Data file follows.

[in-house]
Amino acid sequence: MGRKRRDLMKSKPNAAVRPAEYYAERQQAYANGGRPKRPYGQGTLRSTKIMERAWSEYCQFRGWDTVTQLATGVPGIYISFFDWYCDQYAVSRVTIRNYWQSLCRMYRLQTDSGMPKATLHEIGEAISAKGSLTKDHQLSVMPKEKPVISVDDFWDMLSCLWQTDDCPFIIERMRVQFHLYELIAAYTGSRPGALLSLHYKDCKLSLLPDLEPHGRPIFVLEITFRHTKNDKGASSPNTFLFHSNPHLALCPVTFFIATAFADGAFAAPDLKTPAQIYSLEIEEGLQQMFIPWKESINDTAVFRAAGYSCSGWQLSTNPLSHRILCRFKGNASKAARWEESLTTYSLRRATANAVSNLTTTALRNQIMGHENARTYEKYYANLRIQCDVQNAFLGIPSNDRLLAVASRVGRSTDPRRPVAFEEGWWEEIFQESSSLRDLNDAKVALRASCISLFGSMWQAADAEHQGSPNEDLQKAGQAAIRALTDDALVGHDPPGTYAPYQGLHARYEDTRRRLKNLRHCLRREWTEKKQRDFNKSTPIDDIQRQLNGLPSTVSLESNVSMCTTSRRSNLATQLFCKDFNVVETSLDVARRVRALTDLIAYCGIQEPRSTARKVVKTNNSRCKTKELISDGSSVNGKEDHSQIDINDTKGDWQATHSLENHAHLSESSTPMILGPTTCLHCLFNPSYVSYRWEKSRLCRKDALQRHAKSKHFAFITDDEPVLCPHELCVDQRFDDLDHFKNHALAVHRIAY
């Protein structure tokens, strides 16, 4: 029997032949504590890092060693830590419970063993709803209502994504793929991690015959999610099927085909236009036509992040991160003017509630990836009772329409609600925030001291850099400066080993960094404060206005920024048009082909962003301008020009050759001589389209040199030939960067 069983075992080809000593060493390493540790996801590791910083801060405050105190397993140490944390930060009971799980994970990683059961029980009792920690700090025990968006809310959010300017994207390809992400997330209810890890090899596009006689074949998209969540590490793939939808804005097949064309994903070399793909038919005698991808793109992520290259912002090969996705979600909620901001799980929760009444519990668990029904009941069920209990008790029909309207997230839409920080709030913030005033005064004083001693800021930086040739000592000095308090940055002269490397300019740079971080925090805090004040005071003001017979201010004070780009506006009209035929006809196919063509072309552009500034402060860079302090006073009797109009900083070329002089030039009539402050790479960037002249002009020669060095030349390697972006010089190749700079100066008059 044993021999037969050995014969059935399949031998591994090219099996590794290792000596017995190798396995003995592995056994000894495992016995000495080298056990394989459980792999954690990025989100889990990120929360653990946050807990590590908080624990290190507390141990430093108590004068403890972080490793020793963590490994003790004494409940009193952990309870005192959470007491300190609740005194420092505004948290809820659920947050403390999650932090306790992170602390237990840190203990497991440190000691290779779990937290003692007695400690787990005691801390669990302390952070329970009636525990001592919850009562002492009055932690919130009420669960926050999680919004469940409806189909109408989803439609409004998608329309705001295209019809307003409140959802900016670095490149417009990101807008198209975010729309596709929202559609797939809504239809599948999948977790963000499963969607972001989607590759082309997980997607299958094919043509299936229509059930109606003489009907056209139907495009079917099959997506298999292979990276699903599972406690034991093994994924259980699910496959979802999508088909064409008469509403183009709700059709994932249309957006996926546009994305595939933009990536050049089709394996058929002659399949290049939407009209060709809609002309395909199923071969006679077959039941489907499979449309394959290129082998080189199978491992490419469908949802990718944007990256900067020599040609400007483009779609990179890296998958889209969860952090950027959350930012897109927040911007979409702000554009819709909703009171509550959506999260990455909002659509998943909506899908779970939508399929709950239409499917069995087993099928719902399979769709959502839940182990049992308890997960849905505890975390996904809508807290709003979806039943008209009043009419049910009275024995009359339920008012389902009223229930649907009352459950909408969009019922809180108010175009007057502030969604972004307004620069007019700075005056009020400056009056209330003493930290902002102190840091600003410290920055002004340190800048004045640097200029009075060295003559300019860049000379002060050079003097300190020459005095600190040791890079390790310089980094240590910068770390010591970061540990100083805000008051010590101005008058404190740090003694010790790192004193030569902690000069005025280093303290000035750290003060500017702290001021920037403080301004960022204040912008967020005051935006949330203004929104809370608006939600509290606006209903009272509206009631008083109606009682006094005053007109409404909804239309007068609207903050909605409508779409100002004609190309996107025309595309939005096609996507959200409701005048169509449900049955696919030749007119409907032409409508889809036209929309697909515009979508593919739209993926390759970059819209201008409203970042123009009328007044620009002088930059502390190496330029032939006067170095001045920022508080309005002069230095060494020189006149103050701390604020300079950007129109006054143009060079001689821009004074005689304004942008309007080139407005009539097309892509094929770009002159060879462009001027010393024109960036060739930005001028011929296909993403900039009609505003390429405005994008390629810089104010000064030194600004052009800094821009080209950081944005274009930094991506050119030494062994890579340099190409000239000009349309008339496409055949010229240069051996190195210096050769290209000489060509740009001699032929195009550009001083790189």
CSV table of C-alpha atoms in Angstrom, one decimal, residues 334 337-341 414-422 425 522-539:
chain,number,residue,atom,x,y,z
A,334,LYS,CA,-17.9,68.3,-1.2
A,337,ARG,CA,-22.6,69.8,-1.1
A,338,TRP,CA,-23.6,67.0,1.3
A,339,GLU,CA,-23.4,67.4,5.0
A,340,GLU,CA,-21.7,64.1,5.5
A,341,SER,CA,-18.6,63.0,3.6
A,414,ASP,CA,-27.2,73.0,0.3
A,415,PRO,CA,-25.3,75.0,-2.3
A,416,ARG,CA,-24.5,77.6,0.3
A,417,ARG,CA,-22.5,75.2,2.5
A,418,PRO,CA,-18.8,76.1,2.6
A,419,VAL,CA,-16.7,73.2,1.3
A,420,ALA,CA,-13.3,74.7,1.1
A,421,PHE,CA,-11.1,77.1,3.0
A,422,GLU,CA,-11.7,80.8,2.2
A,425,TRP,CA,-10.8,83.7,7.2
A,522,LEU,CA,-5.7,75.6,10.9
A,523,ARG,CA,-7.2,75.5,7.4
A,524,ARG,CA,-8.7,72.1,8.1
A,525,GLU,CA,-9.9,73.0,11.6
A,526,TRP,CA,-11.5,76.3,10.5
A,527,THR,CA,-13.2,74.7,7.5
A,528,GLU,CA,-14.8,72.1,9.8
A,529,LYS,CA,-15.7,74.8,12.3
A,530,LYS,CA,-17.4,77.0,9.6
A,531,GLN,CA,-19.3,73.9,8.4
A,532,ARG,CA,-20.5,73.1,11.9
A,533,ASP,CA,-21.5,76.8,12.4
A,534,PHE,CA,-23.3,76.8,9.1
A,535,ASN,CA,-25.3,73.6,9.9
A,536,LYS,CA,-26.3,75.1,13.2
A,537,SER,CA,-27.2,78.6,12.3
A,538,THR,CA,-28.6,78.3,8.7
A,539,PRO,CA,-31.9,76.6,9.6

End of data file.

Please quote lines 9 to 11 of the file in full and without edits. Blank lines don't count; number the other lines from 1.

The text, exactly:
A,339,GLU,CA,-23.4,67.4,5.0
A,340,GLU,CA,-21.7,64.1,5.5
A,341,SER,CA,-18.6,63.0,3.6